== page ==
Suspicious Activity Reports

Guidance on submitting better quality Suspicious Activity Reports (SARs)

Provide better quality SARs by following this best practice guidance from the National Crime Agency’s UK Financial Intelligence Unit (UKFIU) and Flag It Up

Use names, surnames and dates of birth

These key identifiers are used by law enforcement to corroborate the identity of individuals. Where information is not known, using the word UNKNOWN may negate the need for law enforcement to contact the reporter to ascertain whether the information exists. If known, providing details of the main subject’s occupation and employer will assist law enforcement with judgements about the origin of funds, and whether the subject is using professional knowledge to facilitate money laundering.

Include a postcode

The UKFIU can use postcodes to allocate SARs to the appropriate law enforcement agency. This offers opportunities to take local action and build an intelligence picture. Postcodes and international addresses are also crucial elements in the analysis of trends, such as identifying hotspots of activity.

Include relevant transactions

The majority of Defence Against Money Laundering (DAML) SARs include transactions that relate to the request for a defence against a principal money laundering offence. It is important from an investigation point of view to include relevant transactions in the SAR, including the method of the transaction and an indication as to where the request of funds is going to and from.

Explicitly describe criminal funds or property

The legal requirement for a DAML request is that the reporter knows, suspects or believes that funds are criminal. The UKFIU DAML Team cannot interpret, assume or infer meaning from a suspicion. Therefore, criminal property in a DAML request should be explicitly described. Concerns or suspicions over account activity without an explanation as to why the reporter believes funds to be criminal will result in the DAML Team having to contact the reporter for clarification.

Clearly specify the ‘prohibited act’

When discussing a ‘prohibited act’ the NCA refers to the proposed activity that the reporter is seeking a defence to undertake. In requesting details of the prohibited act, the NCA does not mean:

• The suspected criminality being undertaken by the subject.
• The particular section under the Proceeds of Crime Act 2002 for which the reporter is seeking a defence.
• A general statement that “the prohibited act for which we seek a defence is money laundering” or similar.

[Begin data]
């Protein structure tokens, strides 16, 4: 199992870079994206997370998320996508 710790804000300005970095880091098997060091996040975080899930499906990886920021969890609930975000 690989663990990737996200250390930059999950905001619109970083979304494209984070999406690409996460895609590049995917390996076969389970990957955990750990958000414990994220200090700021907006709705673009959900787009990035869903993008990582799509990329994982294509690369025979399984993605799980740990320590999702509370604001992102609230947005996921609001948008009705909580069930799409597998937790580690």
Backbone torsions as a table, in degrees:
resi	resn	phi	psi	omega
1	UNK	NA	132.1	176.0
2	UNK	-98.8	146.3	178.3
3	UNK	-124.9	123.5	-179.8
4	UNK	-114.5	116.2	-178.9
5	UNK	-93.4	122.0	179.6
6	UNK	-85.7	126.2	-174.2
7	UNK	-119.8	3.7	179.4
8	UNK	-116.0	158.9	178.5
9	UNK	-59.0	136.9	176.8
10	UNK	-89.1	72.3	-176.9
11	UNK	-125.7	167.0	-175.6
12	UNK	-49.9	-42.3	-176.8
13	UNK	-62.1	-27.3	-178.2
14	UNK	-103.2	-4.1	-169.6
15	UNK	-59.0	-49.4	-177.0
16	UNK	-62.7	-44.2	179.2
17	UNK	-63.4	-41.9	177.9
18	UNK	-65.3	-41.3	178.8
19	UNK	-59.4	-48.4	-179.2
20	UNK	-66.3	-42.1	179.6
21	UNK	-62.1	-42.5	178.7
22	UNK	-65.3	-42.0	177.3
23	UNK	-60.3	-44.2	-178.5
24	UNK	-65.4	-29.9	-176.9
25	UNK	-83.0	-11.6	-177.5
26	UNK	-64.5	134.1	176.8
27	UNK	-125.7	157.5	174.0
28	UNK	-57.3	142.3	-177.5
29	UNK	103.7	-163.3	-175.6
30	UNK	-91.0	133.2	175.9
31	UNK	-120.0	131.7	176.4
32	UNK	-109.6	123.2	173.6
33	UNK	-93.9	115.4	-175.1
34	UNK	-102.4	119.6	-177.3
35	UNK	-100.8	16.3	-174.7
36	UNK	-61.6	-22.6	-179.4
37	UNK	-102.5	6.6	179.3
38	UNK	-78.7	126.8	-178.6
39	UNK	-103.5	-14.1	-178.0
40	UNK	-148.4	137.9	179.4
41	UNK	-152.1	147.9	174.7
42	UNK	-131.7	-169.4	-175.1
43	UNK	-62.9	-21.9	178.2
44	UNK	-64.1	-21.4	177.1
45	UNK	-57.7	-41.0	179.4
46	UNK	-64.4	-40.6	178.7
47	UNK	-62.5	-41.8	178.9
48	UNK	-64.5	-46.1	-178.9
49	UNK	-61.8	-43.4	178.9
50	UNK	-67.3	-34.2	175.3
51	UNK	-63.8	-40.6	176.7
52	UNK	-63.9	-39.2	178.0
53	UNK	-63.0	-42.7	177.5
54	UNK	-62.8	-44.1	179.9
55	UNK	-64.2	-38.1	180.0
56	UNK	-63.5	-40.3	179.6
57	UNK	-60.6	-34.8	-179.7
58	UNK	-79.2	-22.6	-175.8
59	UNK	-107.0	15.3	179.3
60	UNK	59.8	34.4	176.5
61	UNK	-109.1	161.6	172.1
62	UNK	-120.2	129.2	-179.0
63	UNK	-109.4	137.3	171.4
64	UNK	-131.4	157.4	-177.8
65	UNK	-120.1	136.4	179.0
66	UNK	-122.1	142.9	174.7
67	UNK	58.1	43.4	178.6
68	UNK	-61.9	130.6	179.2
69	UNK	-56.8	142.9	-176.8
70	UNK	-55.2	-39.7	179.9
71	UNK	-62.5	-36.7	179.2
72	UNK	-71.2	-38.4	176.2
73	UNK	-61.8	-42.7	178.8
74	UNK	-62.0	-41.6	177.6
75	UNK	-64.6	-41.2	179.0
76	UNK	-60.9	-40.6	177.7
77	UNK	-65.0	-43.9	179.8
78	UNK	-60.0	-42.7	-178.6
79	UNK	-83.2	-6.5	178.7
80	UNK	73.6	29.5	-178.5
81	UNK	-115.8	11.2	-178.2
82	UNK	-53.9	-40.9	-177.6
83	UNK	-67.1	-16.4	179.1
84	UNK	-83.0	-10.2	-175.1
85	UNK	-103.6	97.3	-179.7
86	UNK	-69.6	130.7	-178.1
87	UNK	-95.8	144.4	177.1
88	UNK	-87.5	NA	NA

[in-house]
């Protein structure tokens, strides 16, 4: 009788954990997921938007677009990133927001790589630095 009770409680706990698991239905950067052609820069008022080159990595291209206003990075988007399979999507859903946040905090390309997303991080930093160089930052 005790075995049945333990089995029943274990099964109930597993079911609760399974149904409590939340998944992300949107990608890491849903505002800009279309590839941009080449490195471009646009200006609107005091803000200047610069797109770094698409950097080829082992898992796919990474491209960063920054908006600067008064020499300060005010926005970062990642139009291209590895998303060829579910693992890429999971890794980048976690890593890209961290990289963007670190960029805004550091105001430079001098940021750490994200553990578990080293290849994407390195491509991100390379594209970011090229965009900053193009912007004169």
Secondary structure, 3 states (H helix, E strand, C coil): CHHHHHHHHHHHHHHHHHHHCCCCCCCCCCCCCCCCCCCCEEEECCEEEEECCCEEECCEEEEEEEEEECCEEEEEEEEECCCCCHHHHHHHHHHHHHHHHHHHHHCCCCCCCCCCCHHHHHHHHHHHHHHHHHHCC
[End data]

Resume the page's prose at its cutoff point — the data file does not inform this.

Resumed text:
The prohibited act or acts of any DAML request should be explicitly stated with a clear indication of a specified time-frame. The lack of an explicit prohibited act within the context of the SAR will result in the DAML Team having to contact the reporter for clarification. Requests for a DAML must be for a specified activity or specified series of activities and should not be open ended.

Do not include unnecessary subject details in the ‘reason for suspicion’ field

The subject’s details need only be included in the subject fields; they do not need to be replicated in the ‘reason for suspicion’ field.

SAR Glossary Codes – what they are and how to use them

Glossary codes are codes which classify the type of money laundering offence. It’s good practice to use them and allows wider law enforcement to conduct analysis to identify money laundering trends.

Click here to for further guidance on Glossary Codes

Include the business type

This important element may assist an investigating officer in deciding whether or not an individual or company may have an involvement with money laundering due to the type of business they own.


• Plainly outline the reason for suspicion
• Include a description of the property that you suspect to be criminal or the proceeds of crime
• Provide a clear, specified, prohibited act that you wish to carry out within a specific time-frame.

Click here to download these notes as PDF

Quick tips for submitting better quality Suspicious Activity Reports

Occupation text box imageUse names, surnames and dates of birth. If information is not known, use UNKNOWN, which may negate the need to contact the reporter to ascertain whether the information exists.
Postcode text box imageInclude a postcode so that the SAR can be quickly allocated and allow law enforcement to take local action.
Reason text box imageClearly outline the reason for suspicion. Including SAR glossary codes can assist analysis. Try to answer: Who? What? Where? When? Why? How?

Dirty money. Know the signs, report the crime.

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